I was shocked by what I saw in the seas, and by what I didn’t see.
I saw no sharks, no whales, no dolphins. I saw no fish longer than 11 inches. The larger ones had all been fished out.
When I swam in the Aegean, the sea floor was covered with litter; I saw tires and plastic bags, bottles, cans, shoes and clothing.
Thanks for the shout out. Really appreciate it. Wetlands are important areas that support jobs, animals, plants, water quality, and many other things like human health (yes!). Wetlands are managed by a mix of private property owners (such as farmers), non-profit groups (Ducks Unlimited), and state and federal government agencies.
According to the FWS, wetlands:
… provide a multitude of ecological, economic and social benefits. They provide habitat for fish, wildlife and a variety of plants. Wetlands are nurseries for many saltwater and freshwater fishes and shellfish of commercial and recreational importance. Wetlands are also important landscape features because they hold and slowly release flood water and snow melt, recharge groundwater, recycle nutrients, and provide recreation and wildlife viewing opportunities for millions of people. FWS.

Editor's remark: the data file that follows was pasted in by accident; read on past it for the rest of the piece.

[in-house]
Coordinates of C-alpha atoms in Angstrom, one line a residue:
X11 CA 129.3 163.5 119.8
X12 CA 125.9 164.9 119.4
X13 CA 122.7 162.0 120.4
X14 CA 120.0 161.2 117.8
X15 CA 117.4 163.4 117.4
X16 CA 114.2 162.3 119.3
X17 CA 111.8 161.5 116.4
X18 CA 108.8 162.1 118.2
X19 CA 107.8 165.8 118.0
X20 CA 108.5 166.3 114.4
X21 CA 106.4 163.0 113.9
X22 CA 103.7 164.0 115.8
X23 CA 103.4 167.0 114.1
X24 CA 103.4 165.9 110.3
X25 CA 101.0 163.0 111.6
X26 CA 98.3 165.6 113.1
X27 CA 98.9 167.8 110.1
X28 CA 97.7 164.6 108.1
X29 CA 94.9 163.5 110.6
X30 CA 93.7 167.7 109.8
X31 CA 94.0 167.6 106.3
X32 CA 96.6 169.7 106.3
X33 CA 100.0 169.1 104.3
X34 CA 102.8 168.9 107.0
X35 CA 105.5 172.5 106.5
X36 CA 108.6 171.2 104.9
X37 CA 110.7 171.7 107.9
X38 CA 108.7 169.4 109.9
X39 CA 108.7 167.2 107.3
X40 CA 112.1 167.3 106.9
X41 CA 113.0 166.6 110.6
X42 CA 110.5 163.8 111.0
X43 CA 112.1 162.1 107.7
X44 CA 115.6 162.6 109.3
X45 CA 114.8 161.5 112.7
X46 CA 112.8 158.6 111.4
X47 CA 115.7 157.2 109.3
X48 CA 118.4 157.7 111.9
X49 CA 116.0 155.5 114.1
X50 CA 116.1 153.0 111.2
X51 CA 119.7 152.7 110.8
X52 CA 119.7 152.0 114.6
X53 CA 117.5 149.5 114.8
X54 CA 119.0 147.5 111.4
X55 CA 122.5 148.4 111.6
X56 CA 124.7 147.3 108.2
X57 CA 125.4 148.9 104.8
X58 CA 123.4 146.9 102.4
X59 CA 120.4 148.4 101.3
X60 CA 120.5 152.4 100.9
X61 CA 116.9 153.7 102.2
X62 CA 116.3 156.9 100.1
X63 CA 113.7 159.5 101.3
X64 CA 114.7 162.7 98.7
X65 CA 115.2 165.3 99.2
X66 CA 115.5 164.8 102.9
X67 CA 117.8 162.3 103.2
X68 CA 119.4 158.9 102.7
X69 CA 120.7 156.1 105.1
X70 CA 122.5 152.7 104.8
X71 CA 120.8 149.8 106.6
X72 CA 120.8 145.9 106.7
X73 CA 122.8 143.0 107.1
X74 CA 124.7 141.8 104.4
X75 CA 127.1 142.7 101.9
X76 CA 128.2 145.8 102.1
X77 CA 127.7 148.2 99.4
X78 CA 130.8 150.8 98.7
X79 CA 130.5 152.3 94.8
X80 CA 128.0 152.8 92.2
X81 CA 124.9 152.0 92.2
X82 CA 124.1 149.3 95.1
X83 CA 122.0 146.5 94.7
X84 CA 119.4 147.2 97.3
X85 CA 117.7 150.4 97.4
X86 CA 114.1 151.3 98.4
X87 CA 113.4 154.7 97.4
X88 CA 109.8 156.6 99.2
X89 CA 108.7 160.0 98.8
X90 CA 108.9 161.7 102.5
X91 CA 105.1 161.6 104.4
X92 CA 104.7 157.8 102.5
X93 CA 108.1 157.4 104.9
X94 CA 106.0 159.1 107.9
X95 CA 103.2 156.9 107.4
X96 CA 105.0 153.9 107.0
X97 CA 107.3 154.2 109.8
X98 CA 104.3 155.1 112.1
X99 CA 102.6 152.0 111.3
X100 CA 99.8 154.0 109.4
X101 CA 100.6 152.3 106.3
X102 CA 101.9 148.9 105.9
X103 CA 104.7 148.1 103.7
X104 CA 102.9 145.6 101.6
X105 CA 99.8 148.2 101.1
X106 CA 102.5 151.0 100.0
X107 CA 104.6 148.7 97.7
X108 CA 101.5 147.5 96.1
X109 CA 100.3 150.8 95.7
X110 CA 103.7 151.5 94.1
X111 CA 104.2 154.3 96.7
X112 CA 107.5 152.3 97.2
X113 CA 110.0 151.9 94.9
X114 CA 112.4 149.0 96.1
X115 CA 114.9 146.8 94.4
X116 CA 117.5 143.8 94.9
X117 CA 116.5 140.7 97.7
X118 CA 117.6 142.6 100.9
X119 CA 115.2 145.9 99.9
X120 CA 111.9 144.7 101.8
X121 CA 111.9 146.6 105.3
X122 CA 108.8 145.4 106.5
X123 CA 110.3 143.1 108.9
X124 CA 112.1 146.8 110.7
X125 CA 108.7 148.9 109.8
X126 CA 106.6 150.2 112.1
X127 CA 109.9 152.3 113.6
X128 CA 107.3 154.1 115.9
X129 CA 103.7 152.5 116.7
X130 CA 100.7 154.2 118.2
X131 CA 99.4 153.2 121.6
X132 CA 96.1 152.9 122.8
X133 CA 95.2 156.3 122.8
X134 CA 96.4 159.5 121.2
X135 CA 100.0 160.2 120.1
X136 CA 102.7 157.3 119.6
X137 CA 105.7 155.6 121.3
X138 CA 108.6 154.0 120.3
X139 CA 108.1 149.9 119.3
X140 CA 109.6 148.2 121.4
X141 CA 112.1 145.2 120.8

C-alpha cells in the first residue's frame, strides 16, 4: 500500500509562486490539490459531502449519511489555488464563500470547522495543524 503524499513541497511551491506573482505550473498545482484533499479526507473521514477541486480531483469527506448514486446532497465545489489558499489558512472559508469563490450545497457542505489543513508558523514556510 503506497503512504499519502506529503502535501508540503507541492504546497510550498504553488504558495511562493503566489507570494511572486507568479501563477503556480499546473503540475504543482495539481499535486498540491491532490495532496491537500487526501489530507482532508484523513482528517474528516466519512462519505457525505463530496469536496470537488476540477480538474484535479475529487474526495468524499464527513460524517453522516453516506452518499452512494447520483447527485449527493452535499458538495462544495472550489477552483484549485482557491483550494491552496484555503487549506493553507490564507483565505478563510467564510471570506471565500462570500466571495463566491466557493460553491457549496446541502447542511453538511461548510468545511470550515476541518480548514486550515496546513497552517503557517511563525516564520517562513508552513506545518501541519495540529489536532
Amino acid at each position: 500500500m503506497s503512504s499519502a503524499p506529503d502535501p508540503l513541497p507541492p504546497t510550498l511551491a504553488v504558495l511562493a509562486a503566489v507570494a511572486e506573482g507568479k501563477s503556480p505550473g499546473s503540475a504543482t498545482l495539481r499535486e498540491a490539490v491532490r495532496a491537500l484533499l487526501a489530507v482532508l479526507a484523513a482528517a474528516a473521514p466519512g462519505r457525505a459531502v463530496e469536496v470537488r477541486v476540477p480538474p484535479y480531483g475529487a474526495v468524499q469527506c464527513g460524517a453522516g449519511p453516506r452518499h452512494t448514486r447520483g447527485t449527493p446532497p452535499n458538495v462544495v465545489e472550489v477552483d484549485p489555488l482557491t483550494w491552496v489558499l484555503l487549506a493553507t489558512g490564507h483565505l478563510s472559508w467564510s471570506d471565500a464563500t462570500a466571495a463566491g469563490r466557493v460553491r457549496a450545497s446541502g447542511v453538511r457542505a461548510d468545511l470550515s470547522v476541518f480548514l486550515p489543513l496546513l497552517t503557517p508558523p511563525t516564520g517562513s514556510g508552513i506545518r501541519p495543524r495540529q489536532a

Wetlands have several layers of legal protections. The most powerful laws are:
This doesn’t mean that they are safe (they’re absolutely not safe). It means that the public can stop destruction of these important systems.
With that, check out the above report on the status of wetlands in the United States. It’s a comprehensive report that includes climate change and issues of protection.
Also check out Wetlands Watch. They’re a protection group that helps the public access resources on how to report violations, such as pollution, dumping, draining, and illegal poaching.